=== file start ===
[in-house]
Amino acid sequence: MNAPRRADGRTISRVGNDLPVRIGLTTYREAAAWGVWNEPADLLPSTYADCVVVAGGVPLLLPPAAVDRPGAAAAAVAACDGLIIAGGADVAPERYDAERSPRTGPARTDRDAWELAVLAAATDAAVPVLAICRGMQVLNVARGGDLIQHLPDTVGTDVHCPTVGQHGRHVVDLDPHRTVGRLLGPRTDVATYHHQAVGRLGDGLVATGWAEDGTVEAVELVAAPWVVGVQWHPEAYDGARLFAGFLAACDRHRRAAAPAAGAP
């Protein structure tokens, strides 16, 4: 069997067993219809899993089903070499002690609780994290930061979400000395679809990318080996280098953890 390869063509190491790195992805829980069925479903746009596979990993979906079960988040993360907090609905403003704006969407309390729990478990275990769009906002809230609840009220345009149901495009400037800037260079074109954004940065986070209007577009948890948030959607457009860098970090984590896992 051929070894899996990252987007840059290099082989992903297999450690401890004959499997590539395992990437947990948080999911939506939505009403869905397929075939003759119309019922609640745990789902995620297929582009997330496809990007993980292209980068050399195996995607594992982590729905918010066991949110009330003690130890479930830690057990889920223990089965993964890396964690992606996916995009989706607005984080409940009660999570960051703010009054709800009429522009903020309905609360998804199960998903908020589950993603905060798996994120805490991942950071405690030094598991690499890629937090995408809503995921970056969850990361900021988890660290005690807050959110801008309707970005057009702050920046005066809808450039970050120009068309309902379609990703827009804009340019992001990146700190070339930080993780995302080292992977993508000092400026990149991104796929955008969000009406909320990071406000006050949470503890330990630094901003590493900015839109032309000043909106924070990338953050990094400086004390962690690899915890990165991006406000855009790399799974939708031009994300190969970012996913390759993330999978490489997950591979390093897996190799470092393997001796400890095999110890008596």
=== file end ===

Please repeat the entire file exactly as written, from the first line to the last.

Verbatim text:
[in-house]
Amino acid sequence: MNAPRRADGRTISRVGNDLPVRIGLTTYREAAAWGVWNEPADLLPSTYADCVVVAGGVPLLLPPAAVDRPGAAAAAVAACDGLIIAGGADVAPERYDAERSPRTGPARTDRDAWELAVLAAATDAAVPVLAICRGMQVLNVARGGDLIQHLPDTVGTDVHCPTVGQHGRHVVDLDPHRTVGRLLGPRTDVATYHHQAVGRLGDGLVATGWAEDGTVEAVELVAAPWVVGVQWHPEAYDGARLFAGFLAACDRHRRAAAPAAGAP
């Protein structure tokens, strides 16, 4: 069997067993219809899993089903070499002690609780994290930061979400000395679809990318080996280098953890 390869063509190491790195992805829980069925479903746009596979990993979906079960988040993360907090609905403003704006969407309390729990478990275990769009906002809230609840009220345009149901495009400037800037260079074109954004940065986070209007577009948890948030959607457009860098970090984590896992 051929070894899996990252987007840059290099082989992903297999450690401890004959499997590539395992990437947990948080999911939506939505009403869905397929075939003759119309019922609640745990789902995620297929582009997330496809990007993980292209980068050399195996995607594992982590729905918010066991949110009330003690130890479930830690057990889920223990089965993964890396964690992606996916995009989706607005984080409940009660999570960051703010009054709800009429522009903020309905609360998804199960998903908020589950993603905060798996994120805490991942950071405690030094598991690499890629937090995408809503995921970056969850990361900021988890660290005690807050959110801008309707970005057009702050920046005066809808450039970050120009068309309902379609990703827009804009340019992001990146700190070339930080993780995302080292992977993508000092400026990149991104796929955008969000009406909320990071406000006050949470503890330990630094901003590493900015839109032309000043909106924070990338953050990094400086004390962690690899915890990165991006406000855009790399799974939708031009994300190969970012996913390759993330999978490489997950591979390093897996190799470092393997001796400890095999110890008596």